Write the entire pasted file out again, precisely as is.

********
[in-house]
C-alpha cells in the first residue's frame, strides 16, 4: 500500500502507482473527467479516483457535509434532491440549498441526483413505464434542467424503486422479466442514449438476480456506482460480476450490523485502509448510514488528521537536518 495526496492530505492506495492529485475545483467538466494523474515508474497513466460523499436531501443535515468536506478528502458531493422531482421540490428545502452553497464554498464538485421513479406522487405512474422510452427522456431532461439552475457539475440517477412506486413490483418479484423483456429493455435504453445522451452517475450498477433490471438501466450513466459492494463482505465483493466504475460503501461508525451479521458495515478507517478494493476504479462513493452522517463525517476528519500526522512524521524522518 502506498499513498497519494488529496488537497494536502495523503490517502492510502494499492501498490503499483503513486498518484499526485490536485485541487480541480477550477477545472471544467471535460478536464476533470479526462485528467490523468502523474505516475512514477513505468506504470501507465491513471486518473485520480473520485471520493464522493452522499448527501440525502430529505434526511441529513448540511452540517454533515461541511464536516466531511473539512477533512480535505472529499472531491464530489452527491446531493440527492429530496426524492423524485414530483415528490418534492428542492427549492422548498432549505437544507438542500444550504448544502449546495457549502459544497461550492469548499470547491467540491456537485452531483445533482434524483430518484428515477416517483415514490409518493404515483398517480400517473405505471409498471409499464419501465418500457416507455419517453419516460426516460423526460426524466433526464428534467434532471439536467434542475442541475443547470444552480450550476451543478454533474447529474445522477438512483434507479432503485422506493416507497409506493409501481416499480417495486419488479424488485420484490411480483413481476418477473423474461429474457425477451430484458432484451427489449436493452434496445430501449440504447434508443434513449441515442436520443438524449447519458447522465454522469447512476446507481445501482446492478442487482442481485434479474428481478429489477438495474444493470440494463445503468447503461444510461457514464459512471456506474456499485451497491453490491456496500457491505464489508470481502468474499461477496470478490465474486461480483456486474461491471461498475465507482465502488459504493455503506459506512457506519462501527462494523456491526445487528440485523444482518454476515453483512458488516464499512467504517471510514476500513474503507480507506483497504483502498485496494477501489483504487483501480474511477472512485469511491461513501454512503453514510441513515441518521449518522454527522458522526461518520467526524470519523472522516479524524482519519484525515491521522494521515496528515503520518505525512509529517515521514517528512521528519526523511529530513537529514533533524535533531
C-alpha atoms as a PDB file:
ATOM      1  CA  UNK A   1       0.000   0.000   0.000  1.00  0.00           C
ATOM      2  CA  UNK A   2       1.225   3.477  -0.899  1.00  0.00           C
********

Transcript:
[in-house]
C-alpha cells in the first residue's frame, strides 16, 4: 500500500502507482473527467479516483457535509434532491440549498441526483413505464434542467424503486422479466442514449438476480456506482460480476450490523485502509448510514488528521537536518 495526496492530505492506495492529485475545483467538466494523474515508474497513466460523499436531501443535515468536506478528502458531493422531482421540490428545502452553497464554498464538485421513479406522487405512474422510452427522456431532461439552475457539475440517477412506486413490483418479484423483456429493455435504453445522451452517475450498477433490471438501466450513466459492494463482505465483493466504475460503501461508525451479521458495515478507517478494493476504479462513493452522517463525517476528519500526522512524521524522518 502506498499513498497519494488529496488537497494536502495523503490517502492510502494499492501498490503499483503513486498518484499526485490536485485541487480541480477550477477545472471544467471535460478536464476533470479526462485528467490523468502523474505516475512514477513505468506504470501507465491513471486518473485520480473520485471520493464522493452522499448527501440525502430529505434526511441529513448540511452540517454533515461541511464536516466531511473539512477533512480535505472529499472531491464530489452527491446531493440527492429530496426524492423524485414530483415528490418534492428542492427549492422548498432549505437544507438542500444550504448544502449546495457549502459544497461550492469548499470547491467540491456537485452531483445533482434524483430518484428515477416517483415514490409518493404515483398517480400517473405505471409498471409499464419501465418500457416507455419517453419516460426516460423526460426524466433526464428534467434532471439536467434542475442541475443547470444552480450550476451543478454533474447529474445522477438512483434507479432503485422506493416507497409506493409501481416499480417495486419488479424488485420484490411480483413481476418477473423474461429474457425477451430484458432484451427489449436493452434496445430501449440504447434508443434513449441515442436520443438524449447519458447522465454522469447512476446507481445501482446492478442487482442481485434479474428481478429489477438495474444493470440494463445503468447503461444510461457514464459512471456506474456499485451497491453490491456496500457491505464489508470481502468474499461477496470478490465474486461480483456486474461491471461498475465507482465502488459504493455503506459506512457506519462501527462494523456491526445487528440485523444482518454476515453483512458488516464499512467504517471510514476500513474503507480507506483497504483502498485496494477501489483504487483501480474511477472512485469511491461513501454512503453514510441513515441518521449518522454527522458522526461518520467526524470519523472522516479524524482519519484525515491521522494521515496528515503520518505525512509529517515521514517528512521528519526523511529530513537529514533533524535533531
C-alpha atoms as a PDB file:
ATOM      1  CA  UNK A   1       0.000   0.000   0.000  1.00  0.00           C
ATOM      2  CA  UNK A   2       1.225   3.477  -0.899  1.00  0.00           C